I have been captivated lately by a viral clip of Popeyes employees smacking the stupid out of some of its uncouth customers. Some of that is rooted in me watching it and proceeding to order spicy chicken strips on UberEats later that night anyway—wondering upon its arrival if the person who fried this chicken for me wanted to swing on me, too. If not me or any other particular customer, then certainly the climate in which that person is considered an “essential worker” but is not being compensated as such.

Bernie Sanders may no longer be in the race to become the next president, but his longstanding belief that fast-food workers and every other worker deserves a livable wage was always the right one. And it’s certainly one that’s worthy of championing now more than ever. Although $15 an hour is not really a livable wage in most parts of the country, it is still an improved figure from the paltrier minimum wage found throughout America now. And because of that, for a number of reasons, while I’m not sure if the Popeyes fight video in question is pandemic-related, when I look at the faces of UPS workers, food delivery drivers and cyclists (or their own two feet, bless their hearts for the hustle), and grocery store workers, I see both frustration and exasperation. One only imagines how those working in factories are feeling.

Moreover, it has not been lost on me how many of those faces are only now wearing the masks they should have been handed weeks prior. We’re all carrying some of that with us, but some undoubtedly are bearing heavier burdens than others. It’s no wonder some of those very workers at factories and elsewhere are now protesting for more pay and better safety measures, among other things. 

If you are reading this essay, you are doing so from a place of a certain degree of privilege. Maybe not the kind of privilege in which you can be stupid yet somehow paid millions to talk like a Fox News personality whose only requirements appear to be loud, White, racist, and male or at least down for the patriarchy, but privileged in that you have a phone or computer and Internet access that a fast-food worker’s earnings might not fully cover.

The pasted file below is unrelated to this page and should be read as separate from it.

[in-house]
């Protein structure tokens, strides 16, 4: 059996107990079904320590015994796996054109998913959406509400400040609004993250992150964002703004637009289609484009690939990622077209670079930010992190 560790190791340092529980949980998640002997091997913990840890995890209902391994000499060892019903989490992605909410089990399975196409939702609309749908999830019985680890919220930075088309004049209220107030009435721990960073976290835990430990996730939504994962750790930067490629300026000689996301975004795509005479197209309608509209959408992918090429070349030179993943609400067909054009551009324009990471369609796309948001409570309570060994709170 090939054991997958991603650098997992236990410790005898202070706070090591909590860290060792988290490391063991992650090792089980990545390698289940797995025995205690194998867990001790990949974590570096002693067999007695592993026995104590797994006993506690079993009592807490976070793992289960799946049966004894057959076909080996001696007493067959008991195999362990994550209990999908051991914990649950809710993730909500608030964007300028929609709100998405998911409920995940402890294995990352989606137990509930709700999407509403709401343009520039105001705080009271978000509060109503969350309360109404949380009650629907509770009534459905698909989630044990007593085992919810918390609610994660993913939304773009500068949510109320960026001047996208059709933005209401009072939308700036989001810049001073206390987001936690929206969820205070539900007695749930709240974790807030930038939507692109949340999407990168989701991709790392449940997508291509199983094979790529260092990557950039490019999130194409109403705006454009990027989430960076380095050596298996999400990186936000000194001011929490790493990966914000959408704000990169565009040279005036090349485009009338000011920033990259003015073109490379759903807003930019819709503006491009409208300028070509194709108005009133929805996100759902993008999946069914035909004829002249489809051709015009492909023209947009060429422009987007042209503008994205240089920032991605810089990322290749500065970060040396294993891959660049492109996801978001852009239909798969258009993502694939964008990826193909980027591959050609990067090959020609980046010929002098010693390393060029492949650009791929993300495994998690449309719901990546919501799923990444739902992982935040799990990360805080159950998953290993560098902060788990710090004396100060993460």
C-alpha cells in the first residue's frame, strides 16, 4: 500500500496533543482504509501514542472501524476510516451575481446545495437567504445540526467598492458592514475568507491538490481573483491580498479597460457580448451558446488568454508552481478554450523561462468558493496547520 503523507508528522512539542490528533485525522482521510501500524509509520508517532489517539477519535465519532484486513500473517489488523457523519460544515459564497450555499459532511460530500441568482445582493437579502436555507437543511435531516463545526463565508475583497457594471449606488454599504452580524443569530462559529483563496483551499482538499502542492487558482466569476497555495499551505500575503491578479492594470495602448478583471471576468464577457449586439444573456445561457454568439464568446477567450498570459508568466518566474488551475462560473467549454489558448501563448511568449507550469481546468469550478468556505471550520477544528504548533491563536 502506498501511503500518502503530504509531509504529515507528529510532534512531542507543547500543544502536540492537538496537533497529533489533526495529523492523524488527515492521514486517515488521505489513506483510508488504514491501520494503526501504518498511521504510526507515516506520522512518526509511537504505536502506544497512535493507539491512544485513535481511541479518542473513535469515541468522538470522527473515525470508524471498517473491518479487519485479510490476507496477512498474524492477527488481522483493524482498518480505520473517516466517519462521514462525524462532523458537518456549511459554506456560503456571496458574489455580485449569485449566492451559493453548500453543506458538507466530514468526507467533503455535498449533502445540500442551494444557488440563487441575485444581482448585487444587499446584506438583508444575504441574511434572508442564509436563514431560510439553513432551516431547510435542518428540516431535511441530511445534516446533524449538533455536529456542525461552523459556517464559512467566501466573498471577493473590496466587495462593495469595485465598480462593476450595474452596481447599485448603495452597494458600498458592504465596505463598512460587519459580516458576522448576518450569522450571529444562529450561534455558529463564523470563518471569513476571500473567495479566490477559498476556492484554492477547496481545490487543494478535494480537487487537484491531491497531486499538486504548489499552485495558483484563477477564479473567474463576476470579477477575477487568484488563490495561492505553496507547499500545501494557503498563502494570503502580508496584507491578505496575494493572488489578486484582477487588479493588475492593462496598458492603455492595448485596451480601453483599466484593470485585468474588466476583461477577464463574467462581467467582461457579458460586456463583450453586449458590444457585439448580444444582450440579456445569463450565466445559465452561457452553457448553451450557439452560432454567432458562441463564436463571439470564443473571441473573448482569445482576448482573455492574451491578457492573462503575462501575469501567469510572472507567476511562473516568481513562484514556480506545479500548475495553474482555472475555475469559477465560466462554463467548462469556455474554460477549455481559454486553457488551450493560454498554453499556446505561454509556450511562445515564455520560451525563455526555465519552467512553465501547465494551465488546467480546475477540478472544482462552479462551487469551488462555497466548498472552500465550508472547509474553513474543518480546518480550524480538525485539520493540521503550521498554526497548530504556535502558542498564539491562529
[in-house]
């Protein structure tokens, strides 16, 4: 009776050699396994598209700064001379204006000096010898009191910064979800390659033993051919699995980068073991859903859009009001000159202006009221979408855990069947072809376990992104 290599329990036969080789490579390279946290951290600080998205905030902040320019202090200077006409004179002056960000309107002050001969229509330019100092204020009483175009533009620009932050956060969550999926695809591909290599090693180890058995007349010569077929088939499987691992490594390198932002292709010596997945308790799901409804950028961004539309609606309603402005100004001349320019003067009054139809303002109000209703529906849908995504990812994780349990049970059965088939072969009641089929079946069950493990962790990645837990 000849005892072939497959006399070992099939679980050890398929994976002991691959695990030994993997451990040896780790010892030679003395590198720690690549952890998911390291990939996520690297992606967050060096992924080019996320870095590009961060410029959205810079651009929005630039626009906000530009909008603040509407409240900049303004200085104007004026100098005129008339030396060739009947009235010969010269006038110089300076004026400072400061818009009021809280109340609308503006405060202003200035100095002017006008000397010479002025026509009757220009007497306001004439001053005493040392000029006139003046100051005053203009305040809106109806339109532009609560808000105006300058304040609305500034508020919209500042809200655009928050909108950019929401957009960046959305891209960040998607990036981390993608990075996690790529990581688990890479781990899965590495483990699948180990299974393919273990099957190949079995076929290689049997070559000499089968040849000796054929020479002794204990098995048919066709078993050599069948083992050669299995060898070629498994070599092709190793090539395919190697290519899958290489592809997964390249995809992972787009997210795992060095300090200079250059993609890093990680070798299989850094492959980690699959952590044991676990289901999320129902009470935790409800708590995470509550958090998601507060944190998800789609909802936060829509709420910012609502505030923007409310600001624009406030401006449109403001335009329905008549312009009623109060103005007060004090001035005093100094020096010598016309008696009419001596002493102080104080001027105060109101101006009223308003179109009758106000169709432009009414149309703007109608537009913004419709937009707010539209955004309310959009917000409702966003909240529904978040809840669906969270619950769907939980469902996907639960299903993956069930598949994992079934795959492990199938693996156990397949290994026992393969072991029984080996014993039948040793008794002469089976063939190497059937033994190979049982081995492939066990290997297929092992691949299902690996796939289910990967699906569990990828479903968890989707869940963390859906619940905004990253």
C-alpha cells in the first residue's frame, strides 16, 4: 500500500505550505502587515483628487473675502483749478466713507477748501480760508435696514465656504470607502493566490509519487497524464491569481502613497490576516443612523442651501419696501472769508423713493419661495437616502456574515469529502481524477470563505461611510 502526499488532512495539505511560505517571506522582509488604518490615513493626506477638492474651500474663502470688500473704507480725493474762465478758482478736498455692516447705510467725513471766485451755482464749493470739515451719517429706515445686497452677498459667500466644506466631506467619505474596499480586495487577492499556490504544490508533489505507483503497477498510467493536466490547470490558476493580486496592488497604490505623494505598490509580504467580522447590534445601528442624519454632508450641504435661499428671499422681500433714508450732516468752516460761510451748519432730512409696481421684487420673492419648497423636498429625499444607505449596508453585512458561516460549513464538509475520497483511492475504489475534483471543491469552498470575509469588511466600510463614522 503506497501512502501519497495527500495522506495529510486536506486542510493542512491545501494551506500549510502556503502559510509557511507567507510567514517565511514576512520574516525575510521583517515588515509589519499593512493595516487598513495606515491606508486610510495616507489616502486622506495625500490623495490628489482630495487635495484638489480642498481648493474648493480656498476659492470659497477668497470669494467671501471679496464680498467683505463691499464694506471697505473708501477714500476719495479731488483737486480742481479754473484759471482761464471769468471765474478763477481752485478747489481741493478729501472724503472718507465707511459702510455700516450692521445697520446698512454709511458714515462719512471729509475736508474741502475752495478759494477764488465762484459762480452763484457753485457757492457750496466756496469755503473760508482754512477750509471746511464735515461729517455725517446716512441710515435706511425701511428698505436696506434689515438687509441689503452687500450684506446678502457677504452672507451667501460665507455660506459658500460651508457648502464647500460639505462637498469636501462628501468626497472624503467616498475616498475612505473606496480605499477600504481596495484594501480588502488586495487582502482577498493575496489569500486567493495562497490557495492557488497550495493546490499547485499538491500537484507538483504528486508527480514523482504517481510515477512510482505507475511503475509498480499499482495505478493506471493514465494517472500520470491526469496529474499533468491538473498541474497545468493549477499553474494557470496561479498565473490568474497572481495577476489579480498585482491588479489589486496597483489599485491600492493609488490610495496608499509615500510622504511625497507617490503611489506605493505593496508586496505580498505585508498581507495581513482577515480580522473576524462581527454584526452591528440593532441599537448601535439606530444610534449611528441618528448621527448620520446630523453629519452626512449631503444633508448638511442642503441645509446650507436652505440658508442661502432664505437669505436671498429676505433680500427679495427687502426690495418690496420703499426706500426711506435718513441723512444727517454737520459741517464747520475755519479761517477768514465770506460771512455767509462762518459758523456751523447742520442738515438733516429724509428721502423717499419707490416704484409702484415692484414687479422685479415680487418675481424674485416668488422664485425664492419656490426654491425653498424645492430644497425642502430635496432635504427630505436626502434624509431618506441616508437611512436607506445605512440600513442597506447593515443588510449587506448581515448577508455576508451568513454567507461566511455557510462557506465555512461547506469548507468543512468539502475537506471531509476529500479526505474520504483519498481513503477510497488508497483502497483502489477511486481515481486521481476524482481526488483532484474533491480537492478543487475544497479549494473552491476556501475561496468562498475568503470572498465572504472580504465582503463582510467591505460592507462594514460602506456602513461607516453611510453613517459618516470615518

The same can be said of many jobs. Yet, somehow, I still see a bunch of folks across social media “debating” whether any of the aforementioned workers who are making our lives less nightmarish by providing us with services we either can’t or won’t do. If you are one of the people doing this, either change your mindset or pour bleach on whatever product you used to spew nonsense during a pandemic exacerbated by inequality.

You should stand with the workers because it’s the right thing to do. There is no indignity in working in fast food or delivering meals or shopping for other folks’ groceries, but there is something despicable in treating people doing the most at our worst as if they don’t ultimately matter. And if you lend yourself to such a nasty attitude, you are not only a fool, but a pawn, reason being, because most Americans are being grossly underpaid and have no real safety net.

A lot of folks have been telling me how “timely” my new book is now, but as I keep telling them, it was timely before the coronavirus pandemic because wage stagnation has been popping in America for at least a smooth four decades. That means no matter how much your earning income is, chances are you’re only one or two checks away from nothing. It was only a year ago that it was reported that 40 percent of Americans didn’t have $400 cash stashed away for an emergency.

And now that more than 20 million have suddenly found themselves with jobs (never mind the gig economy workers not being counted), be kind to your fellow person. Don’t be the fool that says the person who forgot to send me my biscuit the other day (but it’s cool, pandemic) doesn’t deserve more than $15 just because somebody you know doesn’t make a lot in spite of having a bachelor’s degree. You both need a raise, you damn dummy. 

Now is the time to exercise not only more compassion but more rationality. After all, if they’re going to pay people less than a livable wage and in some cases be forced to provide safety gear for workers—during a pandemic, of all things—what do you think these corporations will do to you once things return to whatever “normal” is after this ends? Chances are they’ll treat you no less poorly, but it shouldn’t take us being played by the system individually to care about the next person.

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